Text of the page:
This virtual event , presented by the Medieval and Early Modern History Seminar and the Center for the Study of the Early Modern World , is free and open to the public.

    Early Modern World, Humanities
  • How do black collectivity and queer intimacy refuse the category of property? What is made possible when we imagine the tradition of black radicalism as continuous, collective work rather than an inheritance in which individuals accumulate knowledge, or become subjects of history? In this tradition, could we exist together across time, outside the patrimony of ownership or the lure of emancipation as “something akin to freedom” as described by Harriet Jacobs?

    Artist Cameron Rowland and MoMA curator Thomas Lax address these questions and speak together about their collaboration and work. Moderated by Tina Campt (Brown University) and Stanley Wolukau-Wanambwa (RISD).

    Presented by the Brown Arts Initiative and Black Visualities Initiative at the Cogut Humanities Institute, with additional support from the Rhode Island School of Design and the Center for the Study of Race, Indigeneity, and Transnational Migration at Yale University. 

    Black Visualities, Humanities
  • This session of the reading group will be led by Mark Cladis. More information about this virtual session is forthcoming.

    The Environmental Humanities Reading Group is part of the Initiative for Environmental Humanities at Brown (EHAB).

    Environmental Humanities, Humanities
  • How does one tell the story of a riot? What narrative method can best show the clash of ideologies and optics that took place on the streets of Charlottesville and the grounds of the University of Virginia without providing another platform for the alt-right? In her work in progress on the Unite the Right Rally of 2017, Deborah Baker looks at the role that academia and high modernism played in helping re-embed whiteness into the new American mainstream.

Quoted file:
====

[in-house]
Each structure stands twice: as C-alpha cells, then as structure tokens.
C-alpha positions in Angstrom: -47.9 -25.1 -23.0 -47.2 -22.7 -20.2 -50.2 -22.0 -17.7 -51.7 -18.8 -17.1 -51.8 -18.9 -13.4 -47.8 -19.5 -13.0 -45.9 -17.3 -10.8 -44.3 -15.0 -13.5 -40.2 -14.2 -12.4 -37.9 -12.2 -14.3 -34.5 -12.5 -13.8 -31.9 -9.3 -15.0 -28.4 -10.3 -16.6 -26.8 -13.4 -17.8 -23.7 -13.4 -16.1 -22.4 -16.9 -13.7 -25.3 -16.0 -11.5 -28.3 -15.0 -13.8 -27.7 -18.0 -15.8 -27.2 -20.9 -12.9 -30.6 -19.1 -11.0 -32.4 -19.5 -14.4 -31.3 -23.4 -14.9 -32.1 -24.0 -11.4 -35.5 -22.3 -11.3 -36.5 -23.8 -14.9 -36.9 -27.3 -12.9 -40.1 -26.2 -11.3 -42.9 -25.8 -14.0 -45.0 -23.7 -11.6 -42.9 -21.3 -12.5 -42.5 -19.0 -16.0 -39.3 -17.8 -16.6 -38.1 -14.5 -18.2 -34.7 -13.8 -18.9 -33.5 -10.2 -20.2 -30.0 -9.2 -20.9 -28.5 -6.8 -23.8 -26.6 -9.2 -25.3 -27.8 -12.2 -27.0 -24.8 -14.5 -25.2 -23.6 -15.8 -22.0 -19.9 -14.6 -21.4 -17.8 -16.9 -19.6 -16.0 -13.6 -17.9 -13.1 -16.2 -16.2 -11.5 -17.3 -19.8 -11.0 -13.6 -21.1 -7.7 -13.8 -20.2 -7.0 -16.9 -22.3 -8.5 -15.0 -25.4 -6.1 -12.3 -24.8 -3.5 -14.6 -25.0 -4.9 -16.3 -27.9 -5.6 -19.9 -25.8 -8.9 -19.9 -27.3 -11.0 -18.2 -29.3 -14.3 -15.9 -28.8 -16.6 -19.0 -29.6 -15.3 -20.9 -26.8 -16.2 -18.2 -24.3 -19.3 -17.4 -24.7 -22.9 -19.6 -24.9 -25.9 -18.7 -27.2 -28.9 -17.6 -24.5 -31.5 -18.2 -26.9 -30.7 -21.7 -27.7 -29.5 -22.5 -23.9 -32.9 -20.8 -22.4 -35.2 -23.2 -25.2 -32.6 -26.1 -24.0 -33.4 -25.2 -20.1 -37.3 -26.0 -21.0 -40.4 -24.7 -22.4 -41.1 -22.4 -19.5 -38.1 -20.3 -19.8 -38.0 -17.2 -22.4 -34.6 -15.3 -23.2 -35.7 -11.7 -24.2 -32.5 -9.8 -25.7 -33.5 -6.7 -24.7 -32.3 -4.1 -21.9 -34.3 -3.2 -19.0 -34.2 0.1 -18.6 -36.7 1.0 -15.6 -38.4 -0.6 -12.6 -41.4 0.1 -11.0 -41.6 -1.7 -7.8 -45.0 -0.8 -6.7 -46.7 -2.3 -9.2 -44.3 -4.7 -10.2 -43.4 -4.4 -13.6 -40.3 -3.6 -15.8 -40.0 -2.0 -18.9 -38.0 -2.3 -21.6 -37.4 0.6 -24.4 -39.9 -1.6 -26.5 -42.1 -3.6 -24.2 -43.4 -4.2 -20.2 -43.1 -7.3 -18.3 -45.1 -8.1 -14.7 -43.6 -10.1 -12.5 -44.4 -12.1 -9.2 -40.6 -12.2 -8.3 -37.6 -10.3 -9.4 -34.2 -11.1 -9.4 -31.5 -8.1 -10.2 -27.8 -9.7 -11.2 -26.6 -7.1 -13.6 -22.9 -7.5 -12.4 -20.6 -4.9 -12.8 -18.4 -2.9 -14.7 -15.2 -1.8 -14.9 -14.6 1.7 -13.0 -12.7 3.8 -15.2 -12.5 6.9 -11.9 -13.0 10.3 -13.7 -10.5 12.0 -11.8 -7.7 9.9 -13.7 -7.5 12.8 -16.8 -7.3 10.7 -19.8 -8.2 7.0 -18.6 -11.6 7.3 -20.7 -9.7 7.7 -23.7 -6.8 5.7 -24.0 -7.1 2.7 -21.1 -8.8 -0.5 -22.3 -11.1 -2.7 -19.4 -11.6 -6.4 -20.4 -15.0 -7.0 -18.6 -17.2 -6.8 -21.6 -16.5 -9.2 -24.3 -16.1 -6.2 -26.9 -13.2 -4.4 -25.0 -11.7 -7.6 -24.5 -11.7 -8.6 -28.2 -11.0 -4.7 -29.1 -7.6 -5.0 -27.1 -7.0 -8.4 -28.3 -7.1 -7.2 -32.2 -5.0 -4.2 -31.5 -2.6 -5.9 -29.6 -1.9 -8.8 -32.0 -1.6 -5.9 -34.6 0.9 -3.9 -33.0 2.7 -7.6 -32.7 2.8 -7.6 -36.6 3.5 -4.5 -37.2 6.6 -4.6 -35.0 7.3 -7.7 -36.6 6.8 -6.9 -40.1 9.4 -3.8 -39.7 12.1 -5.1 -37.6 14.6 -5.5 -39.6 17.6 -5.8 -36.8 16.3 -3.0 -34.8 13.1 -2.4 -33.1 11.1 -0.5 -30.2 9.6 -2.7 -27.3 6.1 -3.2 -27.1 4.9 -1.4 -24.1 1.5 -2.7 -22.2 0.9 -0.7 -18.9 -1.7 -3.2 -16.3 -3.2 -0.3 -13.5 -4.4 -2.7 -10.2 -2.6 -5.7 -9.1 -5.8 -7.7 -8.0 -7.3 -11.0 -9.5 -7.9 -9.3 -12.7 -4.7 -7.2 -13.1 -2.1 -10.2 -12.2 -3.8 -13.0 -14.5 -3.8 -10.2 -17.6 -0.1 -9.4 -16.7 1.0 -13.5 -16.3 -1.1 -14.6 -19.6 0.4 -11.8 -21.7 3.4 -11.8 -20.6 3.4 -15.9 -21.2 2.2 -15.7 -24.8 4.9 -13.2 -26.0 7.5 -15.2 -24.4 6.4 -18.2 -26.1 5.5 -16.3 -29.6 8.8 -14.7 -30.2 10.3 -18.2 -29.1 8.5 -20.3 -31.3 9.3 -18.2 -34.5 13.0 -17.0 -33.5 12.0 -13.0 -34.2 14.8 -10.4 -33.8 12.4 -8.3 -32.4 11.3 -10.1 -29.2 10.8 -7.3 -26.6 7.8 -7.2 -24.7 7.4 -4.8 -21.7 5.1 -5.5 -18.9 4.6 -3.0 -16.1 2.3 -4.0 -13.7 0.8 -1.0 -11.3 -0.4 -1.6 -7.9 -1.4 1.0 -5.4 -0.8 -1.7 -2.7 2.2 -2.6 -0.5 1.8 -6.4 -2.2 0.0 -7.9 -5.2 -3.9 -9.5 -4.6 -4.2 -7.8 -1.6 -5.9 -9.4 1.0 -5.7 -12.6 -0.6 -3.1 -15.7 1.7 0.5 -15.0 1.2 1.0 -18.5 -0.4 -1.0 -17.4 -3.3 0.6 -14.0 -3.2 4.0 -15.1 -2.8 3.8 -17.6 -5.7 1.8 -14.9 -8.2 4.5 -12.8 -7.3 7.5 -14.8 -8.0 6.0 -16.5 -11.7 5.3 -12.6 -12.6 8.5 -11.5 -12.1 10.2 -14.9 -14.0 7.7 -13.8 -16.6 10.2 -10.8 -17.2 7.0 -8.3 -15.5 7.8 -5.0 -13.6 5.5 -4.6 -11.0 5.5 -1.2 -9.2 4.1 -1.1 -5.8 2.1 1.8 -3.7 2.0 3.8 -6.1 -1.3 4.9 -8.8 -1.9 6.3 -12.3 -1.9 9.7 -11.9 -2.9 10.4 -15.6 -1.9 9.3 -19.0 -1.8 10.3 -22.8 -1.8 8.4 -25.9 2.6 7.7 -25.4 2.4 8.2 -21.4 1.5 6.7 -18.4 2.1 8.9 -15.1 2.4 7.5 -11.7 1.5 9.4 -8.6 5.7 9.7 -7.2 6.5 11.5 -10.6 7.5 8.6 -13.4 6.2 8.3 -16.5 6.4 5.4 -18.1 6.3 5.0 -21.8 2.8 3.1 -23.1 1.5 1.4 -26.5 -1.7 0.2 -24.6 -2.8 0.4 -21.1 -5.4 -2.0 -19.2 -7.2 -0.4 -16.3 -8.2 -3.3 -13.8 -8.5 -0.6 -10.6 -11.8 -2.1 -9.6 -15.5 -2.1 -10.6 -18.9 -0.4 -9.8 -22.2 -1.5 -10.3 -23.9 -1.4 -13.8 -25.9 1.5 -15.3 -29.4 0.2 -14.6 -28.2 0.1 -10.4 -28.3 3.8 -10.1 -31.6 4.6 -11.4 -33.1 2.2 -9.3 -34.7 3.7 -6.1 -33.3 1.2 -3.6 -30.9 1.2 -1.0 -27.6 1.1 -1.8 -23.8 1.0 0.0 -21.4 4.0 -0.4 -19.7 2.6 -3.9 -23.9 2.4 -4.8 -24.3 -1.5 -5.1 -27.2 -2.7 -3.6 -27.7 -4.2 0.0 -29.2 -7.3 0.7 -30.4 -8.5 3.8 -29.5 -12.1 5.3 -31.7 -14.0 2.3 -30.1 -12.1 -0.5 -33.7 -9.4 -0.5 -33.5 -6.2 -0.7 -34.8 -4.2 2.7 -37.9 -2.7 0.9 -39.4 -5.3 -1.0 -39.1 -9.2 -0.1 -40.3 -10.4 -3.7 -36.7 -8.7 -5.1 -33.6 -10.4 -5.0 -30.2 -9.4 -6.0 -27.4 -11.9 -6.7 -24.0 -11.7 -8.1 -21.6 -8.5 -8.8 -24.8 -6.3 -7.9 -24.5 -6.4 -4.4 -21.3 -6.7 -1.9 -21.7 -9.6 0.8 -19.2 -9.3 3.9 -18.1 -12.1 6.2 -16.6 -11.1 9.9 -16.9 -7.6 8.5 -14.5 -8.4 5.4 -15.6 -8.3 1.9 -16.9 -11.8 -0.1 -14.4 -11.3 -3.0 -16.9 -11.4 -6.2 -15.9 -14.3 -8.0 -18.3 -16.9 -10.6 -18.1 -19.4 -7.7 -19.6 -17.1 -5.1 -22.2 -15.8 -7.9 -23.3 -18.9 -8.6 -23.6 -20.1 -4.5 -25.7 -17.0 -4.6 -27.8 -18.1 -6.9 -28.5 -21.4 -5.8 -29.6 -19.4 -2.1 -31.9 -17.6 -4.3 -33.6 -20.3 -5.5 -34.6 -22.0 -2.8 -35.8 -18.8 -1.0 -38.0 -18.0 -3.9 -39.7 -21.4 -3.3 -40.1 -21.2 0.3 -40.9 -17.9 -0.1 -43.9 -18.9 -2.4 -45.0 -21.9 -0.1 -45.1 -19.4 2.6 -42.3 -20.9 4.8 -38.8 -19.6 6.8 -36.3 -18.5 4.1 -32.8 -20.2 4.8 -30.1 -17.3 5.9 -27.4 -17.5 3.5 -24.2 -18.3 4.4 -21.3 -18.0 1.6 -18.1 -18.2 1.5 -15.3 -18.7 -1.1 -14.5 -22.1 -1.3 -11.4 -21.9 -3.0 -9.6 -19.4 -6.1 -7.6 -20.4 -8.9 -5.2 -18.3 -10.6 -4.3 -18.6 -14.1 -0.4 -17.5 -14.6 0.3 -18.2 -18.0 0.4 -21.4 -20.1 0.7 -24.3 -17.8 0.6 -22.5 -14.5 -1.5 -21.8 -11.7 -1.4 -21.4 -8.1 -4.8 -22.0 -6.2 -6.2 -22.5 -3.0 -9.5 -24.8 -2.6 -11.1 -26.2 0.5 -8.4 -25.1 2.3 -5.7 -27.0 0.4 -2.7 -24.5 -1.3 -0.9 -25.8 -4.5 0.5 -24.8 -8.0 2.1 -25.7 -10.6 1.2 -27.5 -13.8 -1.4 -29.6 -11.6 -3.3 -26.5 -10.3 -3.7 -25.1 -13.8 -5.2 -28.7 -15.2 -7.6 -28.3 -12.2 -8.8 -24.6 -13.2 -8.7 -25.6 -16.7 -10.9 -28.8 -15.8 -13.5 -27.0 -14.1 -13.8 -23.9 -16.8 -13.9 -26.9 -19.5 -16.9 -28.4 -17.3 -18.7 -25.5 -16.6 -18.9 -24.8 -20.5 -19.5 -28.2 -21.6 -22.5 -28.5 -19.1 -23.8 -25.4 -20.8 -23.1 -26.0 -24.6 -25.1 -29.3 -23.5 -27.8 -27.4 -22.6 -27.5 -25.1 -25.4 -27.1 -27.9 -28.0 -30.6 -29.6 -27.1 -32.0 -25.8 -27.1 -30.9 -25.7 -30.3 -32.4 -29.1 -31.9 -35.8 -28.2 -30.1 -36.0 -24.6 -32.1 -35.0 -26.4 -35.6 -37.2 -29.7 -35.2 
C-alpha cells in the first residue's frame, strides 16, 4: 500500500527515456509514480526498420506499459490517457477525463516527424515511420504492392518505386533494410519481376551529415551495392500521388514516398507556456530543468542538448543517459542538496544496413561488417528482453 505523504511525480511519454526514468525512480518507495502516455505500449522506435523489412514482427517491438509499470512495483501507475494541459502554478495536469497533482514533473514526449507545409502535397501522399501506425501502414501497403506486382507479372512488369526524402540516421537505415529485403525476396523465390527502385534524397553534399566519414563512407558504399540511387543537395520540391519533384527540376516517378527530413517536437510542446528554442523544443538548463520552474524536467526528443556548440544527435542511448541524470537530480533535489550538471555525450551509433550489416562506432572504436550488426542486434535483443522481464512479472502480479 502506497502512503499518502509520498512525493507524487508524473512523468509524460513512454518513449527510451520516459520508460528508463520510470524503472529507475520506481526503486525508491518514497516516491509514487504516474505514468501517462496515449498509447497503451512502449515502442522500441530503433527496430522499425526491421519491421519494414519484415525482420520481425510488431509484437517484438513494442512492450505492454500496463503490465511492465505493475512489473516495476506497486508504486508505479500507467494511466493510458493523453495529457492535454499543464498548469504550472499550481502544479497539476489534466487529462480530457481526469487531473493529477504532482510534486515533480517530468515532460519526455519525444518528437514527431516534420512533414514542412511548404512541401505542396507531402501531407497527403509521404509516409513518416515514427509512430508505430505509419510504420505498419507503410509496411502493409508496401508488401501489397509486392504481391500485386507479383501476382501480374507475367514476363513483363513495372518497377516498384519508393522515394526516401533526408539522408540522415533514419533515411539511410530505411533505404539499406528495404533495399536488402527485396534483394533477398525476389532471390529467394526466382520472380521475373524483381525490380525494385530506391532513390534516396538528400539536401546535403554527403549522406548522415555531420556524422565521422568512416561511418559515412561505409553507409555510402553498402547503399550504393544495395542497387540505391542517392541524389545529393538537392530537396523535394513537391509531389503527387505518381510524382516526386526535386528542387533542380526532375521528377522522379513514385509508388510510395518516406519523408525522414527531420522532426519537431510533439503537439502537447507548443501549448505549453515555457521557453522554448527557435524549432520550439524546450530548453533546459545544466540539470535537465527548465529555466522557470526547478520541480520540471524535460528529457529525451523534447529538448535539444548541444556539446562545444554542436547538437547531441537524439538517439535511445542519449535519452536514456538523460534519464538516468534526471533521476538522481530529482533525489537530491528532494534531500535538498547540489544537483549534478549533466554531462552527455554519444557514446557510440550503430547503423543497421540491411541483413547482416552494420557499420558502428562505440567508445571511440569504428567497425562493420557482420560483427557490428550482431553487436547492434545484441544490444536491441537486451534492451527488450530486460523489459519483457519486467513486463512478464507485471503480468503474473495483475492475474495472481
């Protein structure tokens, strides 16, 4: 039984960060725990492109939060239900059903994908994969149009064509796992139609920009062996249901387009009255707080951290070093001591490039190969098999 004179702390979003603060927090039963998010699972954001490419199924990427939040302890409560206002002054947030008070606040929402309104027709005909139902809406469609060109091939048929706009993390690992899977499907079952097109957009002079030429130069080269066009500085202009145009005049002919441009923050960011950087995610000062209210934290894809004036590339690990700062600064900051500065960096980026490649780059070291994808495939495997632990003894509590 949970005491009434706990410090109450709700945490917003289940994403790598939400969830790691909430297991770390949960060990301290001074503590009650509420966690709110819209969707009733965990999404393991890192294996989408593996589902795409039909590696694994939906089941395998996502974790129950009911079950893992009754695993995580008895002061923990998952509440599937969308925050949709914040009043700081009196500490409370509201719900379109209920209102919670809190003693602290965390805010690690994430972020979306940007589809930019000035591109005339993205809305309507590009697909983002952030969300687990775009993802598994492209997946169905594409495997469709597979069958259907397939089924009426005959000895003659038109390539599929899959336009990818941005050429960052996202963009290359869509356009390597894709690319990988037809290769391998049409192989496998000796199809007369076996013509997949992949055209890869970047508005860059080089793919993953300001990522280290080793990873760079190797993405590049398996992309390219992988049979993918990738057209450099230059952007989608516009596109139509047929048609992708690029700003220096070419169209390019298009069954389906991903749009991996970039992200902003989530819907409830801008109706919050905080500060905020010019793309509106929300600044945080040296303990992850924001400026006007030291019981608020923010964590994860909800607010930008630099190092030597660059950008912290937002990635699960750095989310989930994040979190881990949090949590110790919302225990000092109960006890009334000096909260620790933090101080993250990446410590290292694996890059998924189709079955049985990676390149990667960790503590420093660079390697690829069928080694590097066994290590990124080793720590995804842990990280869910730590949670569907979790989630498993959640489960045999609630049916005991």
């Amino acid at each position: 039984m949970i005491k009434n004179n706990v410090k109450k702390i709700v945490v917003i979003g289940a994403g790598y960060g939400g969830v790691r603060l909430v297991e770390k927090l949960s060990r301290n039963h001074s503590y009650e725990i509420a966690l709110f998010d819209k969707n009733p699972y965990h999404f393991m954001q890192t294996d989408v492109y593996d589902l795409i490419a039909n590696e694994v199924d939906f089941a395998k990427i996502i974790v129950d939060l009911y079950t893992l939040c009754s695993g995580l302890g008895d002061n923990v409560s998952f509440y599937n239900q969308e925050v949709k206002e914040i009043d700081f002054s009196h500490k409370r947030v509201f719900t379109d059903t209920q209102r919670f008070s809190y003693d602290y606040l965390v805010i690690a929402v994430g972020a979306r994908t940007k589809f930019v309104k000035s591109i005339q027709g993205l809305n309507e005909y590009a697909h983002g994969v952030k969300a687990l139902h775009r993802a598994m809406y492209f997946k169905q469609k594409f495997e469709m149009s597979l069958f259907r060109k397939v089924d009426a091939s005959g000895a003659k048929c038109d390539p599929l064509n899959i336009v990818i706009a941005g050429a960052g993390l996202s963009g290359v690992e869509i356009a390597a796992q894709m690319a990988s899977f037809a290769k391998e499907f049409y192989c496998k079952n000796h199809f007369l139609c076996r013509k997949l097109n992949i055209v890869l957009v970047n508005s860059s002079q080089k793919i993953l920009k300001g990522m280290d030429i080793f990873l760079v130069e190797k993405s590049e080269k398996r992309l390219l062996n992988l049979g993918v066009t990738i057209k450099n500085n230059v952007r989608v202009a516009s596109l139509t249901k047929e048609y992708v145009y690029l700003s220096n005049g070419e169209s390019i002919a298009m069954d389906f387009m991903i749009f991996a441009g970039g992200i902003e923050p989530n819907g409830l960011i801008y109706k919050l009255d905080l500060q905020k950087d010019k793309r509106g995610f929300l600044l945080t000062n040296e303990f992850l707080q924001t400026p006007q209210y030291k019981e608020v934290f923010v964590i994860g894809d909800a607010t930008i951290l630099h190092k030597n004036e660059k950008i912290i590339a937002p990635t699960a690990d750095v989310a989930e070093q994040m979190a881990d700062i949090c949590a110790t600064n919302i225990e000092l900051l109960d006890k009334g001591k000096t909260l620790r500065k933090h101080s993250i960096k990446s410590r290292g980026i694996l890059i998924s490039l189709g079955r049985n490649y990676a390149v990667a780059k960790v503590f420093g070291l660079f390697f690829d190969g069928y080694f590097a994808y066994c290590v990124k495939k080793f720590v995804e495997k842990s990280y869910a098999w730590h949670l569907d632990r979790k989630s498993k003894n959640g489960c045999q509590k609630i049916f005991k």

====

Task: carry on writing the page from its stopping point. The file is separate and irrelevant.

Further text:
Deborah Baker has received fellowships from the Guggenheim and Whiting Foundations in Creative Nonfiction. Her most recent book, The Last Englishman: Love, War and the End of Empire, was published by Graywolf Press in 2018 and was the winner of the Himalayan Club’s annual book prize. Previous works include The Convert: A Tale of Exile and Extremism, which was a finalist for the 2011 National Book Award in Non-fiction and In Extremis: The Life of Laura Riding, shortlisted for the Pulitzer Prize in Biography. She is currently working on a book about Charlottesville for which she has received funding from the Robert Silvers Foundation. She is married to the novelist Amitav Ghosh and lives in Brooklyn.

    This talk is presented by the Humanities in the World Initiative as part of its “Race in a Global Frame” lecture series. These lectures showcase transnational perspectives on racialization, racial injustice, racial emancipation, antiracist intervention, and critical race thinking. They will feature new work by emerging and established scholars, writers, artists, and cultural commentators across disciplines and locations.

    Humanities in the World, Humanities
  • This session of the reading group will be led by Marisa Brown. More information about this virtual session is forthcoming.

    The Environmental Humanities Reading Group is part of the Initiative for Environmental Humanities at Brown (EHAB).

    Environmental Humanities, Humanities
  • This session of the reading group will be led by Sophie Brunau.  More information about this virtual session is forthcoming.

    The Environmental Humanities Reading Group is part of the Initiative for Environmental Humanities at Brown (EHAB).

    Environmental Humanities, Humanities